“First openly trans Olympian to compete. I don’t know how to feel,” they wrote on Instagram. “I feel aware of the realities. Trans girls being banned from sports. Trans women facing discrimination and bias while trying to pursue their Olympic dreams.”
“The fight isn’t close to over,” said Quinn, 25, is guaranteed an Olympic medal after Canada qualified for the women’s soccer final.
Publishing those comments prompted blowback, Quinn said Monday. “I think for Laurel that’s the same as well,” Quinn said. “Just really proud of her competing today.”
Other openly transgender participants at this year’s Games include Italian Paralympic sprinter Valentina Petrillo and U.S. BMX freestyler Chelsea Wolfe, who was a reserve rider and did not compete.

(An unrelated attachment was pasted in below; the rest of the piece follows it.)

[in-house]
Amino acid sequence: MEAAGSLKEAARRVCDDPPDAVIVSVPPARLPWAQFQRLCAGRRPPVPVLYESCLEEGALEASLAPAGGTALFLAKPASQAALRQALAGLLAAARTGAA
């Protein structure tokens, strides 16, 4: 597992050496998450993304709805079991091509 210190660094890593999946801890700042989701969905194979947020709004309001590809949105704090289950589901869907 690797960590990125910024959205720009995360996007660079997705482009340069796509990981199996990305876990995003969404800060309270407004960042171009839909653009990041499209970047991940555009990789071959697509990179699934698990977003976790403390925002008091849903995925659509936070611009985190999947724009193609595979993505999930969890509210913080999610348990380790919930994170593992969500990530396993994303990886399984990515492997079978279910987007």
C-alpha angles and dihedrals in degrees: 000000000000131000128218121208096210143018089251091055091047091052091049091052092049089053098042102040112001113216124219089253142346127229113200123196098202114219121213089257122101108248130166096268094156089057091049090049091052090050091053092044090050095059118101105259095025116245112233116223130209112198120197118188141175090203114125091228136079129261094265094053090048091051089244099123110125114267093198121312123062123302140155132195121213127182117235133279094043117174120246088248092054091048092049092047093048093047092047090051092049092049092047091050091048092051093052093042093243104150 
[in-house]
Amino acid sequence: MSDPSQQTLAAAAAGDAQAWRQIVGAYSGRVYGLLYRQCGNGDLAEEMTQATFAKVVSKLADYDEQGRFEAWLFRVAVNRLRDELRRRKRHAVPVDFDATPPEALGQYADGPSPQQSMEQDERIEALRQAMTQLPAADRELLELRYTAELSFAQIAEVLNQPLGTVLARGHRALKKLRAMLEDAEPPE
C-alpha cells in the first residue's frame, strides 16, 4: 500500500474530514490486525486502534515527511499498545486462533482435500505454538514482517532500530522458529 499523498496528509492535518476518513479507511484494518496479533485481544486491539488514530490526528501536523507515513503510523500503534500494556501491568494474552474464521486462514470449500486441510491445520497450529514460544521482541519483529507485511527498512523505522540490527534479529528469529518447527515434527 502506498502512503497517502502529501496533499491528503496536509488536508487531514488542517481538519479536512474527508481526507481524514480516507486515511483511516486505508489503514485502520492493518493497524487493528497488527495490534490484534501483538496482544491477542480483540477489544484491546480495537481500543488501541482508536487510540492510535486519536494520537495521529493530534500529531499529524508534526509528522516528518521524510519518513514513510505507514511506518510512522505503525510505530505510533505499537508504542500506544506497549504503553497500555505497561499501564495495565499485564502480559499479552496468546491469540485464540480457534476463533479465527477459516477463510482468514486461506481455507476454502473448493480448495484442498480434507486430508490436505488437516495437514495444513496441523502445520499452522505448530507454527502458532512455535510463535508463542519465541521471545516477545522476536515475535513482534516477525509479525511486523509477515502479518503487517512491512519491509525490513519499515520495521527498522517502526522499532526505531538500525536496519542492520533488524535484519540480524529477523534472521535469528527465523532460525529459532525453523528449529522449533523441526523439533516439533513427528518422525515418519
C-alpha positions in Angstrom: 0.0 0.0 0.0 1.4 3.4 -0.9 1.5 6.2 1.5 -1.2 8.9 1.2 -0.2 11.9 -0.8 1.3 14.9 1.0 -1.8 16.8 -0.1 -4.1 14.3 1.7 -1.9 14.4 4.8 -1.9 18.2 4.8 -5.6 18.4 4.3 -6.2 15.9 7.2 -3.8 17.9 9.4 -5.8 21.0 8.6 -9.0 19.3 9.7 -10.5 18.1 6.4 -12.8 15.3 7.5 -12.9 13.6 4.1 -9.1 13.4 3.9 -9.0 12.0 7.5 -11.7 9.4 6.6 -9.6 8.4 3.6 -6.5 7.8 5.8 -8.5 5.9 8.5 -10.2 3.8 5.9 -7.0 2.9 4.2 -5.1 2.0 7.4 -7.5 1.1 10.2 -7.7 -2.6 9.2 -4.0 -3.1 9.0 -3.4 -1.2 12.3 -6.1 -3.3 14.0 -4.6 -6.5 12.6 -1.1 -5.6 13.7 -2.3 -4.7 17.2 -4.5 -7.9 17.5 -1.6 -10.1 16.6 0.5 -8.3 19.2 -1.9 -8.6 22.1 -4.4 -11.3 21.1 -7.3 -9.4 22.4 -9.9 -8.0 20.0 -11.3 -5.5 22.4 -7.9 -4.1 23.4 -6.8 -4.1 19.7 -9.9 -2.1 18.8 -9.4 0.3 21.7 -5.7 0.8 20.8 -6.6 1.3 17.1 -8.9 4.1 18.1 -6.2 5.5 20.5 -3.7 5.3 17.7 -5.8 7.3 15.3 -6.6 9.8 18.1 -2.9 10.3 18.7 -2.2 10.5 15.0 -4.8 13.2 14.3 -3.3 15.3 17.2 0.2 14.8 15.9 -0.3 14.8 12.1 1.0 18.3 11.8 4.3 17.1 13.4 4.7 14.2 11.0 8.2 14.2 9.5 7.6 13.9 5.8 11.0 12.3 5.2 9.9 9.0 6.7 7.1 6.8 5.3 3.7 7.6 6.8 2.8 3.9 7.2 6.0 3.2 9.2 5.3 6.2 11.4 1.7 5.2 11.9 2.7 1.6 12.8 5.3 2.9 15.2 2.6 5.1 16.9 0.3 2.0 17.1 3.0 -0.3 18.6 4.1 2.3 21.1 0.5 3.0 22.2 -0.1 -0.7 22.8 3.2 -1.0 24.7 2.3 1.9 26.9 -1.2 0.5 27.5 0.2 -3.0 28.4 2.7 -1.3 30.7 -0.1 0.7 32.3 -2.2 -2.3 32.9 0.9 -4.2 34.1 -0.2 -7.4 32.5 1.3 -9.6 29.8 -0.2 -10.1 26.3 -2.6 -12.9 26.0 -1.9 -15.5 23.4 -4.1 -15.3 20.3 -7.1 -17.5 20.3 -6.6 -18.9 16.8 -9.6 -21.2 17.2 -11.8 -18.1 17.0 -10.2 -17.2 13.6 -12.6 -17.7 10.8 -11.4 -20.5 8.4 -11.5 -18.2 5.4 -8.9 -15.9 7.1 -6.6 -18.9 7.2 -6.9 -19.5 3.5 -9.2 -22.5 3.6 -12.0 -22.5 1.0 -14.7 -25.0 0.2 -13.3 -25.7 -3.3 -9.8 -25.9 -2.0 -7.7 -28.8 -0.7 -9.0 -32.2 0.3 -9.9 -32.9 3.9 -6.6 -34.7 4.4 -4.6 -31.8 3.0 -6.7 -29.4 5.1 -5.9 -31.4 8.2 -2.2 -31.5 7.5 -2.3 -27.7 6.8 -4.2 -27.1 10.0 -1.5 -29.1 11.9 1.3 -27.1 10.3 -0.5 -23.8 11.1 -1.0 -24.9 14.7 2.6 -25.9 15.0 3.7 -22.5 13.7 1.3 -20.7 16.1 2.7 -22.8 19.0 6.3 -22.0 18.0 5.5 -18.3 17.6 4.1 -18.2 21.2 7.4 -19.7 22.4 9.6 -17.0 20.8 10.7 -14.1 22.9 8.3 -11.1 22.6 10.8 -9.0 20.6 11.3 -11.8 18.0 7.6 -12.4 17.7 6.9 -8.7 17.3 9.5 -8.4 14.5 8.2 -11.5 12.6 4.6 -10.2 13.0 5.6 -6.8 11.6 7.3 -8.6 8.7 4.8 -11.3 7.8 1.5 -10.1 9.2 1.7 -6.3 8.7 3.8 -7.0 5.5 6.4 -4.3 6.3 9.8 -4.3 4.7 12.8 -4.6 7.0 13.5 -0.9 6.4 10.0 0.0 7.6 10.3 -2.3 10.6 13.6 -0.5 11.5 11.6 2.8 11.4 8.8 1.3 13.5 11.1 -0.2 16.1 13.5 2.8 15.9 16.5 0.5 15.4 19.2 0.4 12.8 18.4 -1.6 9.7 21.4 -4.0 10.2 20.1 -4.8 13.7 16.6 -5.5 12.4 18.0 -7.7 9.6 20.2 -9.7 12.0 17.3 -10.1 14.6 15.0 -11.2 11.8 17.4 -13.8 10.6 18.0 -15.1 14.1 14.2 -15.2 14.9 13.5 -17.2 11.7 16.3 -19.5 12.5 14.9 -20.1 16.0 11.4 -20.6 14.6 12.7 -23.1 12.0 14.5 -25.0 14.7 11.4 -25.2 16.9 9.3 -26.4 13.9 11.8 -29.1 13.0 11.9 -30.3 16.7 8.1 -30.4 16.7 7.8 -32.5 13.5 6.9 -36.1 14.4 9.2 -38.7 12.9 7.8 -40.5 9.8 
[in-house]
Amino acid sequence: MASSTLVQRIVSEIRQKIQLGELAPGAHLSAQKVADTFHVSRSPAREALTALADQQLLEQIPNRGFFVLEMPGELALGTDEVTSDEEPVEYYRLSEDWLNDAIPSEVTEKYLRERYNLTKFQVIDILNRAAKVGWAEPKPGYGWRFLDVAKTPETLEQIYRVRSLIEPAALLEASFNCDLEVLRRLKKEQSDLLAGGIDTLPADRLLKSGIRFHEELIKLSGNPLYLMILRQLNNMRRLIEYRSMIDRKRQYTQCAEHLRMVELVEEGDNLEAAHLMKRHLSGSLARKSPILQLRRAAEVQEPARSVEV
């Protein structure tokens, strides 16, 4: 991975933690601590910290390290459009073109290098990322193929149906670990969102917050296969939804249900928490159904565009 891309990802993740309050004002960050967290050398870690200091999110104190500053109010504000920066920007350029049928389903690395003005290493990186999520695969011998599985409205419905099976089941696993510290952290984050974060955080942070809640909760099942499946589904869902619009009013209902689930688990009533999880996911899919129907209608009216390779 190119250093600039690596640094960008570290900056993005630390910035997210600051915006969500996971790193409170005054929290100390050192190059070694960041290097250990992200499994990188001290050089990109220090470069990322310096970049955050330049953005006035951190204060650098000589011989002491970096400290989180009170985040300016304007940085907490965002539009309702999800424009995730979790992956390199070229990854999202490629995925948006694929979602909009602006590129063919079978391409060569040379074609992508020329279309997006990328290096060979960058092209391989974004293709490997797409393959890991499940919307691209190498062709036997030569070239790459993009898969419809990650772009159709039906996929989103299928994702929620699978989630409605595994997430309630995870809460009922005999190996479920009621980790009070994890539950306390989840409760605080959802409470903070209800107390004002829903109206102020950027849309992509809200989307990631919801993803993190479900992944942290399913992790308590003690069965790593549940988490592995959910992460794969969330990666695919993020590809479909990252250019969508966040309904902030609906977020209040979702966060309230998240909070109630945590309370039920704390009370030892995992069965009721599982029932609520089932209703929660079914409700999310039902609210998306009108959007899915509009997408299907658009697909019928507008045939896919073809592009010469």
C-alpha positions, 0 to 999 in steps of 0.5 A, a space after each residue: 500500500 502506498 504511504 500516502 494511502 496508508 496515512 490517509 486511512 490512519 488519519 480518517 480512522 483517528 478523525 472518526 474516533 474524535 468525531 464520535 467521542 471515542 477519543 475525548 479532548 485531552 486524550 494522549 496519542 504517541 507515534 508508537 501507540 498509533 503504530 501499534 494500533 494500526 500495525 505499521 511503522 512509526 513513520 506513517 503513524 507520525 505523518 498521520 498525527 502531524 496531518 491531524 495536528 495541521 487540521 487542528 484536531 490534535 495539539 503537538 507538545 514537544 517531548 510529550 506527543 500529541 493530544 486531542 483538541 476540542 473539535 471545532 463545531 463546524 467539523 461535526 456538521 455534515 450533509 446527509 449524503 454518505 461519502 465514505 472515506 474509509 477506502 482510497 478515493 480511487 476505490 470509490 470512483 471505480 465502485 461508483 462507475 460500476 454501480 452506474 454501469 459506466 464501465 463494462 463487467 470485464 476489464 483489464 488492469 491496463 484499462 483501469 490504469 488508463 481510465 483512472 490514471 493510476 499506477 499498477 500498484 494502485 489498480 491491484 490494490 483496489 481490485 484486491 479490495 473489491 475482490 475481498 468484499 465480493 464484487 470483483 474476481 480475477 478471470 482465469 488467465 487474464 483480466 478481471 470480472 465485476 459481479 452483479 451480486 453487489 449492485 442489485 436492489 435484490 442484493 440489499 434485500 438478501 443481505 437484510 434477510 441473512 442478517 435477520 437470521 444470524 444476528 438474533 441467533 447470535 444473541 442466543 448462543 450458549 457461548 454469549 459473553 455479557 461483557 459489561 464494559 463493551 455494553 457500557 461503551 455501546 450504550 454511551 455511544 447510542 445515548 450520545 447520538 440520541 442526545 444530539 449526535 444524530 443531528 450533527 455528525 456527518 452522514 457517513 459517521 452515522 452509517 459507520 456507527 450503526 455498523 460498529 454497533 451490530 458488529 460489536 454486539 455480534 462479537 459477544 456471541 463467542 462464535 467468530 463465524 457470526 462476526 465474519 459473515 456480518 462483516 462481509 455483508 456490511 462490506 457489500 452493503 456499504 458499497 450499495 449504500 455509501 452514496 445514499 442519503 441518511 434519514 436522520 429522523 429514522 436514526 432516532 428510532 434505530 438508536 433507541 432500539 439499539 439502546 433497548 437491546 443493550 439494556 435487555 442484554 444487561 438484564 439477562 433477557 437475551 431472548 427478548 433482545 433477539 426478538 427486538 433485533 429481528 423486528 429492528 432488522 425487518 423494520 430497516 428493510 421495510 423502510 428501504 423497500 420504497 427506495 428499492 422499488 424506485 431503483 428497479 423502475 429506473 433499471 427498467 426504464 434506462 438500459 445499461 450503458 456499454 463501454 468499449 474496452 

A 20-page Olympics guide for journalists covering LGBTQ athletes states “there is no evidence that transgender athletes have unfair advantages, or that they are dominating – or ever will dominate – sports.”
But little research has been done on the physical capabilities of transgender athletes who were born male. Joanna Harper, a transgender researcher at Loughborough University in Britain, did not publish her first quantitative work on the topic until 2015.
One study on non-athletes has shown that after several months of hormone therapy, hemoglobin levels among transgender women fall to levels similar to cisgender women. Hemoglobin is “physiologically the single most important factor in endurance sports,” Harper said. “I’m firmly convinced that in endurance sports, trans women don’t have an advantage – or certainly any substantial advantage.”
That’s not true when it comes to other athletic measures. After going through hormone therapy, trans women see comparatively little decrease in the strength they possess.